There hasn't been much media coverage. There was an article about a couple of the top Minnesota players on the front page of the variety section of the newspaper on the first day, but I haven't seen anything since. The only online presence I've seen is the new US Chess Live which was being manned by some of the GMs on the off schedules. I don't know who will be commenting there now that everyone will be playing at the same time, but I think they are doing that in real time since they have a terminal set up just off of the stage.

Scores of other Tennessee players are Hyatt 4/5, Pennig and Gibson 3/5, and Knight 2.5/5. Gibson has 2/3 in the Denker high school championship.

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8/9/00 - US Open Update

Just a quick update. Two more rounds are in the books here in St. Paul. I won my third round game, a complicated affair versus junior player Ray Kaufman (son of IM Larry Kaufman). That got me on to the stage. I played GM Gregory Kaidanov on Board 1 last night. He beat me pretty miserably for the third straight time. To add insult to injury, they spelled my name wrong on the placard on the side of the table. Oh, well, still plenty of chess left to be played, I'll try to make it back to the stage again, so they can correct their mistake.

Many of the schedules merge tonight. I'm now ranked 20th out of over 400 players on the main wallchart. Other scores of Tennesee players are Hyatt, Pennig and Gibson all 3/4. Jason Knight from Oak Ridge is playing the 7-day schedule and had 0.5/2. Mike Abron, formerly of Knoxville, is playing the 5-day schedule starting today. Gibson also has 1.5/2 in the Denker high school championship. Sorry for no games or fragments, it's hard to post things quickly in a limited time.

8/7/00 - The Drive for Five

Greetings from St. Paul! I'm here this week for the US Open. So far, so good, I have 2 out of 2. My first round opponent, Peter Sherwood, followed the first 16 moves of the game Bereolos-Murray from the Knoxville City Championship Qualifier in March. Unfortunately for him, White is winning a pawn with a decisive endgame advantage at that point. Round 2 was a more complicated affair against local player Don Aldrich. I was starting to gain a large positional advantage with Black when my opponent sacrificed a piece. I found a pretty convincing refutation.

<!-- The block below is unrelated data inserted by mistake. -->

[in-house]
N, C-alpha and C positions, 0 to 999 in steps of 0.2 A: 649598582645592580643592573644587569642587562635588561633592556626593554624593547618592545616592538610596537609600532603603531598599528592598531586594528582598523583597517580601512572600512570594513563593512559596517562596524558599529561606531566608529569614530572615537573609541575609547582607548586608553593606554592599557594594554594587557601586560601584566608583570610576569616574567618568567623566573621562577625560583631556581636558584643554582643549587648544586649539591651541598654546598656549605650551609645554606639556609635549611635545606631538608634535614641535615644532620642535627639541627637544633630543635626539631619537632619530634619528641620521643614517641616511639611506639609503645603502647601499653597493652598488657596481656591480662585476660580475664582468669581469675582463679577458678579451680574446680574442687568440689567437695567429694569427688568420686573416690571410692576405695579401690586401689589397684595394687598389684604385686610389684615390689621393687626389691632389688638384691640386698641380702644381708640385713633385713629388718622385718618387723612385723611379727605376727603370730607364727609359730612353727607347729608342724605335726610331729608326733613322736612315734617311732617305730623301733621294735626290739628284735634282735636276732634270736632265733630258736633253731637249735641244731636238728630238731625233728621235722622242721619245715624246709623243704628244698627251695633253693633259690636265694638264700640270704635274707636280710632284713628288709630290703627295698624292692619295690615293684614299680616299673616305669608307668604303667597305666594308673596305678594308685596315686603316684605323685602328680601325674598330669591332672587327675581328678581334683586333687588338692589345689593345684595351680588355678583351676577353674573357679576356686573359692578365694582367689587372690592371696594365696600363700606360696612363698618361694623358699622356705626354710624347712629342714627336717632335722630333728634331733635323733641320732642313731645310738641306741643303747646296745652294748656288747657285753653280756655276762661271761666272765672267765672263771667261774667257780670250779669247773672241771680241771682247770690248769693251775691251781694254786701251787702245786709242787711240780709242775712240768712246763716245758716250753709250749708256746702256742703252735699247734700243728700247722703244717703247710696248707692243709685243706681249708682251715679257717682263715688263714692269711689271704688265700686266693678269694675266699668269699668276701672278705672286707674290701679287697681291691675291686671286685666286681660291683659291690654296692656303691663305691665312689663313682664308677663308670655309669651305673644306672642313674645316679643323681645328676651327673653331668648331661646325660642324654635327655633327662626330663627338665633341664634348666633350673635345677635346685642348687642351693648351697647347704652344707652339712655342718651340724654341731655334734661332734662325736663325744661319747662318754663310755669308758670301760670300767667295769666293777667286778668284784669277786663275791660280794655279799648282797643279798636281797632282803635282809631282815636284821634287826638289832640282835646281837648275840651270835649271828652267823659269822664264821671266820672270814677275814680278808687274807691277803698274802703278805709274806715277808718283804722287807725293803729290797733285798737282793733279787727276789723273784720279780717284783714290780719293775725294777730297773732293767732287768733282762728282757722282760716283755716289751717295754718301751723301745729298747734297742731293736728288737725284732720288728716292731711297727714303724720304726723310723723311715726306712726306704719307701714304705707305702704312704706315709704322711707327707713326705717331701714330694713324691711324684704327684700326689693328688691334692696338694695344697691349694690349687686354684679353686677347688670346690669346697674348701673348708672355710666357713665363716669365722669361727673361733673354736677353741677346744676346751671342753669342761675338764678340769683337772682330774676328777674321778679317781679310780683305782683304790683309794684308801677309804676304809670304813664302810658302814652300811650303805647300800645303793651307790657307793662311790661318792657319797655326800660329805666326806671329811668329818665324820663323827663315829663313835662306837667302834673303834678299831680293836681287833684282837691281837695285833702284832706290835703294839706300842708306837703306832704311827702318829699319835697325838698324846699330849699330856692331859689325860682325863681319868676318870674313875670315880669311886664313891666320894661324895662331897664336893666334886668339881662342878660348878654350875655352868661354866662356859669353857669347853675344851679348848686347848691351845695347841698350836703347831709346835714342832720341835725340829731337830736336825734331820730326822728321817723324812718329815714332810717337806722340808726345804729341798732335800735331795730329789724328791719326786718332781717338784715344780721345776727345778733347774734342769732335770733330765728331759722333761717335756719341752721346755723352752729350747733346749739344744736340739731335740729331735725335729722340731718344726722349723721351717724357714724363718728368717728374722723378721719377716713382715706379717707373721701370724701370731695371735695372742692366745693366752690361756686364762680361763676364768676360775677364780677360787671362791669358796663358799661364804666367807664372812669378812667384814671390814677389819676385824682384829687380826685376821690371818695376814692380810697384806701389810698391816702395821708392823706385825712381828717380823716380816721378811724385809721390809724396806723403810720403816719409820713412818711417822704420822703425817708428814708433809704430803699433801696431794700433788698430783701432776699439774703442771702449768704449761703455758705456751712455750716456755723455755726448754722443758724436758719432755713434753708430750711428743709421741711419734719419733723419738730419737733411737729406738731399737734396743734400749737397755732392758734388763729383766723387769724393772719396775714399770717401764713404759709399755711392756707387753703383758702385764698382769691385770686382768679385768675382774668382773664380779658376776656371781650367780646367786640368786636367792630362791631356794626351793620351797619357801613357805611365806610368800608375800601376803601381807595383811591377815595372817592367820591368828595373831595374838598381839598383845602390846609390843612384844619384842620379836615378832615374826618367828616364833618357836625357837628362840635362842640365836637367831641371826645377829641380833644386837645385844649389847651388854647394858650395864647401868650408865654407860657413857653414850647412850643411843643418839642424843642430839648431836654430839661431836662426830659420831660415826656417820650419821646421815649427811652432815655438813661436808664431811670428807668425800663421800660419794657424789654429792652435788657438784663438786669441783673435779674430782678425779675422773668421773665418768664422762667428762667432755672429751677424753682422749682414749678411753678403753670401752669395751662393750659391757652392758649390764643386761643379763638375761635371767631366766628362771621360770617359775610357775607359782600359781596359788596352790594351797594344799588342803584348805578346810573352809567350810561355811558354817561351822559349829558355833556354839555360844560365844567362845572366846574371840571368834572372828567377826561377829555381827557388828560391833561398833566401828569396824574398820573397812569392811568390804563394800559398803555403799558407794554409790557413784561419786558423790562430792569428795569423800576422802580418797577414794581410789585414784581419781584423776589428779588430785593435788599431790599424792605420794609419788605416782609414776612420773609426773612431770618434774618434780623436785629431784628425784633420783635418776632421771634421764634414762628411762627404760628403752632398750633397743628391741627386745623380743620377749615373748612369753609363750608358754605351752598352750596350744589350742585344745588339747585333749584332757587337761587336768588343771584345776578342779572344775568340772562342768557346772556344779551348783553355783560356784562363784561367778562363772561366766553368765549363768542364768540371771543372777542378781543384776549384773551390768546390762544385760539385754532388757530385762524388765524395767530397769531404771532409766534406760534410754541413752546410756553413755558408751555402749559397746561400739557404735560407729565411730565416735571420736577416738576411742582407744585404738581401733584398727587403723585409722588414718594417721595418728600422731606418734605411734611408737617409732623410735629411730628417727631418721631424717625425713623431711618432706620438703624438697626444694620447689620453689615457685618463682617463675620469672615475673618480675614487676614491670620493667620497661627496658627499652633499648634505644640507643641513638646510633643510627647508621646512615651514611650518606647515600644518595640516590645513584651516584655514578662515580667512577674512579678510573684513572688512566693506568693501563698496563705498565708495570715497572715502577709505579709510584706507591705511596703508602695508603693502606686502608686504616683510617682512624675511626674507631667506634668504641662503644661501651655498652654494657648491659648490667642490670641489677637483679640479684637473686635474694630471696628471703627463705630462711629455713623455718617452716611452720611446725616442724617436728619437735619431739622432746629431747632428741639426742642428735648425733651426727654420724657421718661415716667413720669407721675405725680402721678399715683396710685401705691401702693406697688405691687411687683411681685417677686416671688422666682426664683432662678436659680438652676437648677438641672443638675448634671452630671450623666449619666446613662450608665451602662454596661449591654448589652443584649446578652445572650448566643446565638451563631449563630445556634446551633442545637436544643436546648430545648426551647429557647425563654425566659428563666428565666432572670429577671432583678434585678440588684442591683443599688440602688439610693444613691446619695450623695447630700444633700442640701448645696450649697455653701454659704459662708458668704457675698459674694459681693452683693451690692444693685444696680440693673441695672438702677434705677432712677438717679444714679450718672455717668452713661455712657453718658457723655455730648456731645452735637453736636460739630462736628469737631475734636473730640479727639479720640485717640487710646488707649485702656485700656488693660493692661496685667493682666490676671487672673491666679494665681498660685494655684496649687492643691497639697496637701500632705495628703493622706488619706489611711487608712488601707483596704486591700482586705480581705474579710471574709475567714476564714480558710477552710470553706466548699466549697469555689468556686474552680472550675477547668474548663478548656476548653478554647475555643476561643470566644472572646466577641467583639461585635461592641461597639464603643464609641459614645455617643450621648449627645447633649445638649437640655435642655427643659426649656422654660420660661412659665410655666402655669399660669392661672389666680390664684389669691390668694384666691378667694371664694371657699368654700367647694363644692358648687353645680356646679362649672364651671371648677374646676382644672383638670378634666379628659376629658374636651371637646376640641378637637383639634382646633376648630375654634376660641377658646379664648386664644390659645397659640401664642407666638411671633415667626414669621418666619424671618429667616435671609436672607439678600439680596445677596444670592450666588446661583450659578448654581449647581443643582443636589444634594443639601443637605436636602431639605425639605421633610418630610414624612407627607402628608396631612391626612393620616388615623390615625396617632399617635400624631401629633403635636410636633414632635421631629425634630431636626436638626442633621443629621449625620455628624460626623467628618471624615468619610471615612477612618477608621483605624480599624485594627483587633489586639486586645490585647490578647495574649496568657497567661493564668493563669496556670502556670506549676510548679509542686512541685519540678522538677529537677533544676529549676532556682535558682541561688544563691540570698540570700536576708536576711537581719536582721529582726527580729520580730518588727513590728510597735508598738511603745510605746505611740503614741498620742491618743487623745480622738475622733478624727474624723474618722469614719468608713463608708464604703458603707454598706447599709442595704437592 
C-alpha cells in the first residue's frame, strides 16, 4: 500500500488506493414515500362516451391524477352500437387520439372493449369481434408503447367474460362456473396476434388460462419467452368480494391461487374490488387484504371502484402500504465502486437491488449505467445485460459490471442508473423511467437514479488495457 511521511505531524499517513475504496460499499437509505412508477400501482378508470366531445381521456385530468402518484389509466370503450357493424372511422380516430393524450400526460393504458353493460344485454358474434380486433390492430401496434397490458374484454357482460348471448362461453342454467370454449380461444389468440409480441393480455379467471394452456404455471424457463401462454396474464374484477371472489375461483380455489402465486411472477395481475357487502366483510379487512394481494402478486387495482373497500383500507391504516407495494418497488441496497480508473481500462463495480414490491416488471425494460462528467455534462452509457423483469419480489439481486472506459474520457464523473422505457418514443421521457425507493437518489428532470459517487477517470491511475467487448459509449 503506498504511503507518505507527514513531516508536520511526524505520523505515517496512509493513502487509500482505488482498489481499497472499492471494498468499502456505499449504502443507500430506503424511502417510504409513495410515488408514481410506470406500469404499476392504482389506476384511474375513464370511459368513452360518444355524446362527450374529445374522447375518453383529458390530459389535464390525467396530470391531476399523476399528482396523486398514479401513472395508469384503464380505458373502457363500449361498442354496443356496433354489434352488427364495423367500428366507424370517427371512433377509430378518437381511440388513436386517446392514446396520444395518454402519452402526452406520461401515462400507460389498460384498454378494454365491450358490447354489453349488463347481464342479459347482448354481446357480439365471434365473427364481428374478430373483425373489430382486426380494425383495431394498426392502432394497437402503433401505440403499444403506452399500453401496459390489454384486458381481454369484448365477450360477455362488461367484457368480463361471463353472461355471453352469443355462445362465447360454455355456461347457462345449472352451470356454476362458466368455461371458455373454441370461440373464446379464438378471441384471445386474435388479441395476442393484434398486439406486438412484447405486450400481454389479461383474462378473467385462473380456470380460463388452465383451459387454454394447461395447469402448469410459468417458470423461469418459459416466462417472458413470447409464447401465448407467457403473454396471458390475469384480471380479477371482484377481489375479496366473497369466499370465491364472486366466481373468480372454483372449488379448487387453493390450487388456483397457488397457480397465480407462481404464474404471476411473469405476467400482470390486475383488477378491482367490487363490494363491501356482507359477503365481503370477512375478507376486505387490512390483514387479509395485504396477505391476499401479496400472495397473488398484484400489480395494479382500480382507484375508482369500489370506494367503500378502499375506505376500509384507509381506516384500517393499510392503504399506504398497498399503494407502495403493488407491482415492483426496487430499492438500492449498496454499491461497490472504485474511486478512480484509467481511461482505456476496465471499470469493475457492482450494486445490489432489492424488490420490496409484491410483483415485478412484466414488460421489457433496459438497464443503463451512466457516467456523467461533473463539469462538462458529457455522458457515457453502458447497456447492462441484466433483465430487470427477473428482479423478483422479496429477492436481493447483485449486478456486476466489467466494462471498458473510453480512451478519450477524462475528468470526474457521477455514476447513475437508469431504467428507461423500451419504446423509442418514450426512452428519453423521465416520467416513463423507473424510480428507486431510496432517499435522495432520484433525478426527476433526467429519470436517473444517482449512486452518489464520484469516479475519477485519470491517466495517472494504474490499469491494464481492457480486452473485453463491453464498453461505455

1...c4 2.Rxa6 cxb3! 3.Rxa8 b2+! 4.Kxb2 Rxa8 and I was able to convert the extra piece without too much trouble

They've said that there are about 500 entries. There are multiple schedules, so it will be kind of hard to figure out where I'm ranked overall until Round 6 when everything merges. In the evening schedule, which I am playing, there are about 250. I was on Board 18 in Round 1 and Board 16 in round 2. The top six boards are on a well lighted stage (it's a bit dim in the main playing area). I'm trying to work my way up there.

Doug Hyatt from Knoxville travelled with me and also has a perfect score. Jeff Pennig from Nashville is the only other TN player I recognized. He won his first and I don't know the result of his second game. Carter Gibson from Memphis is the Tennessee representative in the Denker high school championship, which started today. He was a late replacement for Todd Andrews, who couldn't make it because of his new job with Chess in the Schools in New York.

I'll try to post updates when I can. I am typing on a public terminal at the library. It's free, but only 15 minutes per person are allotted. Still, it beats the $25/hour rate at the hotel. You can also follow the action at the official site.

8/1/00 - North Tennessee Winter Open

At the tournament this past weekend I picked up a flyer for the North Tennessee Winter Open to be held January 13-14 in Clarksville. This is a renamed North Tennessee Regional Open, a tournament that I was very critical of this past January. Well, from the flyer, at least one of my criticisms has been answered. The prize fund is unconditionally guaranteed this year and the entry fee was only raised by $5. I think this is a fair tradeoff. It is very rare these days to find an organizer who is willing to raise the payout in a tournament after taking a loss. I think this shows that the organizers are serious about turning this tournament into a replacement for the old Fairfield Glade Open. Hopefully, there will be a large turnout and I'll see many of you in Clarksville in January.